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Some of the parts

Anthology tells comics’ full story

For at least 50 years, 10-year-olds paid for comics with allowance money. They carried their books curled in a back blue jeans pocket. They read belly down in the unnatural light that shines on finished basement floors. Like water parks and double-pepperoni pizza and the great debate whether or not Brooke Shields really showed her boobs in The Blue Lagoon, comics worked because they respected their target audience’s essential interests, not least corny jokes, colorful costumes, loud explosions and intergalactic travel. Comic books put children or children’s projections of themselves as adults at the center of action. Good guys triumphed over bad guys. Girls, good or bad, wore extremely tight tops.

Then came Maus—or, more precisely, RAW, the avant-garde comics anthology edited by Art Spiegelman and Francoise Mouly, first published in 1980. From its pages sprang much of Spiegelman’s book-length Holocaust memoir, 1992 winner of a special Pulitzer Prize. RAW was not the first underground-cum-alternative-cum-art cartoon anthology, and Spiegelman, likewise, had his predecessors. But Maus was the work that made obvious to intelligent readers that comics—Art! Literature! Together! Shazam!—could be about anything. Fifteen years later, it’s one of the suddenly mature form’s two crowning masterpieces. The other is Jimmy Corrigan: The Smartest Kid on Earth, a 2000 family and society novel of Joycean scope and precision by Chris Ware.

Now Ware has been called away from the drawing board to edit The Best American Comics 2007, which includes exactly zero kids stories or superhero adventures. For several reasons, it’s a strange book, and that strangeness speaks, I think, to why reading comics may currently be almost as challenging as it is rewarding.

First, few of the pieces in this book are “whole” works, by which I mean what Aristotle meant: stories with a beginning, a middle and an end. Instead they are excerpts of other complete books or book-length narratives, among them Alison Bechdel’s Fun Home, Adrian Tomine’s Shortcomings, and Charles Burns’ Black Hole. The excerpt effect is a little like forced channel flipping—we enter a story already in progress and leave long before its conclusion. Closer to form, it’s as if The Best American Short Stories published chapter five of Richard Russo’s new novel or pages 92-114 of the latest Amy Tan. In fact the short story anthology explicitly excludes any work its editors know to be part of a novel in progress.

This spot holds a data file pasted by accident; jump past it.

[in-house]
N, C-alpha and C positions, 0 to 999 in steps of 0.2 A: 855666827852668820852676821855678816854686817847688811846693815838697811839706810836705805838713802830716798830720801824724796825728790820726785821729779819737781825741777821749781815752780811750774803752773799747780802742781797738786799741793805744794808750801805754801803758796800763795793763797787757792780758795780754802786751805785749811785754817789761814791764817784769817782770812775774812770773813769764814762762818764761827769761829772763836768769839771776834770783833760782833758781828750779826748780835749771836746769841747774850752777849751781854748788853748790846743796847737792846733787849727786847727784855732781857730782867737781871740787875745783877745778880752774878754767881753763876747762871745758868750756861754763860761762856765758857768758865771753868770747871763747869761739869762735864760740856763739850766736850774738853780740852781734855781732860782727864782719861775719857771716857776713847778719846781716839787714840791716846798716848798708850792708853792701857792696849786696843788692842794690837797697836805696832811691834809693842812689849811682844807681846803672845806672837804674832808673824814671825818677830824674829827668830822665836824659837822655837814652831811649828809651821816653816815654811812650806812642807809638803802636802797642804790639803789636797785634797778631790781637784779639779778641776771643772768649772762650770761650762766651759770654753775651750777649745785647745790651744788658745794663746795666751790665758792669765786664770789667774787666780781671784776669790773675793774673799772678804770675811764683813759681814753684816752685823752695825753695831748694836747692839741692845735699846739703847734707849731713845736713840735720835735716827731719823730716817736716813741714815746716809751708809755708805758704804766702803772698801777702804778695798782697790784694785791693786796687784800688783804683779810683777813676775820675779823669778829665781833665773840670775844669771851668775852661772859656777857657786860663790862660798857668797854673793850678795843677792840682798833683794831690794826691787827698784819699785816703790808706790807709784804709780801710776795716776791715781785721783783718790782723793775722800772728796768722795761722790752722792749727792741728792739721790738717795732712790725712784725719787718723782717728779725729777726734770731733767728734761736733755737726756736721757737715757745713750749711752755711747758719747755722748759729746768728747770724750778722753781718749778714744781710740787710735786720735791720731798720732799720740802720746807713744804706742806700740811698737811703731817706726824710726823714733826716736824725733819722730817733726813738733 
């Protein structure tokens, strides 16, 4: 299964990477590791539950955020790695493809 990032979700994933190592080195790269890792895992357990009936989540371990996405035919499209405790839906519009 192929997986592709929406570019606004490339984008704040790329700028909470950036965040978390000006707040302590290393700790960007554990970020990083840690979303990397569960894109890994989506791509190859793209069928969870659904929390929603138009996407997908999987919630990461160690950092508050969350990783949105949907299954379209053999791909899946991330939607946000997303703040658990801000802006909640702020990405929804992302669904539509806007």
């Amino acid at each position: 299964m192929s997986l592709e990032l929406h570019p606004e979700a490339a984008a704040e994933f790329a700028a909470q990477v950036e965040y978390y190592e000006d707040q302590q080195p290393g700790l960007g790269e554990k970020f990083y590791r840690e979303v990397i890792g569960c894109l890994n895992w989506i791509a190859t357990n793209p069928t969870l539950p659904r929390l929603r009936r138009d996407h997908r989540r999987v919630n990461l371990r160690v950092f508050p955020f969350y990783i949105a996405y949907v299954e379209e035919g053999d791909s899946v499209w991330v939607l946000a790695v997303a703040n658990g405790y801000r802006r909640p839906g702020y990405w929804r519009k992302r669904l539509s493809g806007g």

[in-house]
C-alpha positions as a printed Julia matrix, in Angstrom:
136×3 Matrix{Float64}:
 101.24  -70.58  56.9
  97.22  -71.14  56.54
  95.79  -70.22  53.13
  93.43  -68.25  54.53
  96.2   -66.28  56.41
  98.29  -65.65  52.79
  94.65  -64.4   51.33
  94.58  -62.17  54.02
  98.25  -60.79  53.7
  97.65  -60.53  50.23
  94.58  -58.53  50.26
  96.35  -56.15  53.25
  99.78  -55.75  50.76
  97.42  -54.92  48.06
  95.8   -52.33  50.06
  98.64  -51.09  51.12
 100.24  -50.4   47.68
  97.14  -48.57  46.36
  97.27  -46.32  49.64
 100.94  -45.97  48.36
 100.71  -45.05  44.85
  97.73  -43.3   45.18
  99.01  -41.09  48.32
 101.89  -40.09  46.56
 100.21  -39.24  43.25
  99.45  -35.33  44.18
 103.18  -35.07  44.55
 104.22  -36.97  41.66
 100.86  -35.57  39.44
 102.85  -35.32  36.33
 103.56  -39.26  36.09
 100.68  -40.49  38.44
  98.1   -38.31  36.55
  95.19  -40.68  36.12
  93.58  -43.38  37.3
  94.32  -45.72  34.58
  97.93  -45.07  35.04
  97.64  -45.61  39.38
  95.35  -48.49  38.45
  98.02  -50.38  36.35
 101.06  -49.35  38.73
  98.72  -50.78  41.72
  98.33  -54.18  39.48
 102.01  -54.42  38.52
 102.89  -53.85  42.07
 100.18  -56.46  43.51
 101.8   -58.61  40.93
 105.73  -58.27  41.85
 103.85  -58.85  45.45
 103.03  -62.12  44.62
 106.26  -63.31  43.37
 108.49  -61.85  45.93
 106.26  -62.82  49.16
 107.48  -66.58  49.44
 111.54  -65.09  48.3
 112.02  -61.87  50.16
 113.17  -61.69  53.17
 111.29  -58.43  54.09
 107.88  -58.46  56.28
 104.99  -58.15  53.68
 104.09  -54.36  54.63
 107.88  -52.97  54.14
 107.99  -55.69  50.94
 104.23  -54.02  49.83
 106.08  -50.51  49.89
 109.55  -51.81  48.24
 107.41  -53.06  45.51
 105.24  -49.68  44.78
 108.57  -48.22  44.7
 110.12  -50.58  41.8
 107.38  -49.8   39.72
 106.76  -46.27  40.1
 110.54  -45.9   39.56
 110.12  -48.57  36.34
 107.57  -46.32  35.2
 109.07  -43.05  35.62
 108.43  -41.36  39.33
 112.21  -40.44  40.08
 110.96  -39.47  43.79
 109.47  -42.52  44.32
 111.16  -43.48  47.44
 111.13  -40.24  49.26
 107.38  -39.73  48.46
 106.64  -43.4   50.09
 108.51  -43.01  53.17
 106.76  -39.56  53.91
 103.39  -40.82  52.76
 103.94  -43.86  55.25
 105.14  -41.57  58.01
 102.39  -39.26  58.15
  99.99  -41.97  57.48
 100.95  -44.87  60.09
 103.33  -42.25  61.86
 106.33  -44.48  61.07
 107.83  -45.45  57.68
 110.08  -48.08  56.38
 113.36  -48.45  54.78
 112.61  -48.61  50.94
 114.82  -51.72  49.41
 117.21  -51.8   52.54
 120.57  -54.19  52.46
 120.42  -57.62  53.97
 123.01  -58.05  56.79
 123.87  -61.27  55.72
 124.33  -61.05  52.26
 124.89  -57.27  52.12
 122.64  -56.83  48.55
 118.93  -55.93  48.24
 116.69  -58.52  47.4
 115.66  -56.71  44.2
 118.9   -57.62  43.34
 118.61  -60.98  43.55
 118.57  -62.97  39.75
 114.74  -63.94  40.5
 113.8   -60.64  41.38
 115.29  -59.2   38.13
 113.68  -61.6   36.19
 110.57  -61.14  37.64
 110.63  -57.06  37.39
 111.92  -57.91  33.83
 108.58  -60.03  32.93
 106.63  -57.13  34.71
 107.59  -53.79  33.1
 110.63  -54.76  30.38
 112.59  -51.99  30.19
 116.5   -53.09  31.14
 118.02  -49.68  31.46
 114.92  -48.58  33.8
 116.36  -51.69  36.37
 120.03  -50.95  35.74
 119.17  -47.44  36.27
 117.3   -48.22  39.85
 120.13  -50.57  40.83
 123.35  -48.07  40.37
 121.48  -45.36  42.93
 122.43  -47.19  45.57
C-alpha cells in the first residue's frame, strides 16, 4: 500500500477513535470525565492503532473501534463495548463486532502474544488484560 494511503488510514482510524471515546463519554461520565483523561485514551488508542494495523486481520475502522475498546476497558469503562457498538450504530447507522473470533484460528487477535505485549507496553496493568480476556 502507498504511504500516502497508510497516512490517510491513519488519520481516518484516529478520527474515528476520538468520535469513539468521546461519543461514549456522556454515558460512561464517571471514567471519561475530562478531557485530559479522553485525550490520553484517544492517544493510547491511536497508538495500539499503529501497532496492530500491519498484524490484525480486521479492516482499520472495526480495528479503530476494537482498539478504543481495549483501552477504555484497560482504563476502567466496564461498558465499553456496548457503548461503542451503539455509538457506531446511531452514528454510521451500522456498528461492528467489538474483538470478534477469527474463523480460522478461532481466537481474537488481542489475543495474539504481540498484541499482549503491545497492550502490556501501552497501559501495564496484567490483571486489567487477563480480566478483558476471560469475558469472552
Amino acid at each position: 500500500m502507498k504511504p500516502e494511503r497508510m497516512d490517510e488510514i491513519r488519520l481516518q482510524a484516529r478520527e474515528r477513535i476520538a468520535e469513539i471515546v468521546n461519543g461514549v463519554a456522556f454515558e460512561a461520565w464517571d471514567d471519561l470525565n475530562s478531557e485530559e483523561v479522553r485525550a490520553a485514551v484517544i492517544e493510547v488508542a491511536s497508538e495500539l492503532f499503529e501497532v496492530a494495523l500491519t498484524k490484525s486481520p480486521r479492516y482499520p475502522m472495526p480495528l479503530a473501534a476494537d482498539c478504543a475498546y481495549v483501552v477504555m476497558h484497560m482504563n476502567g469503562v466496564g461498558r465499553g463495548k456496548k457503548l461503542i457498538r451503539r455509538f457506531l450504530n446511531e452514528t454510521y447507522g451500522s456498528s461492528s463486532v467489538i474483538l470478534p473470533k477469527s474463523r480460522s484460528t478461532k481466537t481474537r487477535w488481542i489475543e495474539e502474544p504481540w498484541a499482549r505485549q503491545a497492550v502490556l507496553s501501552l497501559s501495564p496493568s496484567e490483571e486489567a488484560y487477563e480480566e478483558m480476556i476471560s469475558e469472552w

If The Best American Comics won’t (yet) adopt this code, it’s not Ware’s fault as an editor, but rather as a role model. Since the popular and critical successes of Maus and Jimmy Corrigan, the cartoonists of greatest talent and ambition are putting their best efforts into books rather than one-off strips or episodic stories. What they write and draw, they write and draw for adults. Their work, which simply happens to be composed of sequential boxes of words and pictures rather than text or art alone, demands and rewards many hours of contemplation. While the popular music industry steadily shifts studio time allotment from full-length albums to three-minute singles to ringtone-ready 15-second hooks, literary cartoonists can now count themselves among our nation’s leading advocates for longer attention spans. Is it possible merely to sample their offerings without selling them short?

The Best American Comics is beautiful—more beautiful, for example, than my edition of the Bible or The Riverside Shakespeare or the Everyman Library edition of The Brothers Karamazov. Of the nine current categories in Houghton Mifflin’s annual Best American anthology series only this—the newest—apparently requires hardcover binding, lavishly produced endpapers, a dust jacket and 350 full-color, cardstock-quality pages.

There is such a thing as being too beautiful for pleasure, though, and the medium formerly known as “the funnies” may have grown up faster than its fans. Sight unseen, readers might have anticipated a collection they could take on a bus or train ride, whiling away a commute. They could prop it up on their knees in bed, staying up an hour or two too late each night for a week. Waiting for warmer weather or a cheap flight, they might tote it to the beach with suntan lotion and a sandwich. Well, no. At almost 2 1/2 pounds, a brick like this would shutter commuters’ iPod screens, crush bed-readers’ kneecaps and squash beyond recognition any beachgoer’s unlucky sack lunch. The Best American Comics is built to occupy a coffee table.

I have a better idea, borrowed from the journal McSweeney’s, which surely borrowed it from somewhere else in the happy cannibalism of American culture. My idea is this: The Best American Comics shouldn’t be a book. It should be a bookcase. Each of the 30-some selections should be printed separately in a little stapled pamphlet that would fit inside. Then readers could buy each year’s anthology and invite over their friends. They could order pizza and pour all the pamphlets out on their basement shag carpeting. They could divvy up the comics and sprawl side by side, reading, swapping. When it got late, the crowd could crawl into sleeping bags and use flashlights. They would finish when everyone had read every pamphlet. Any leftover pizza could be eaten cold for breakfast.


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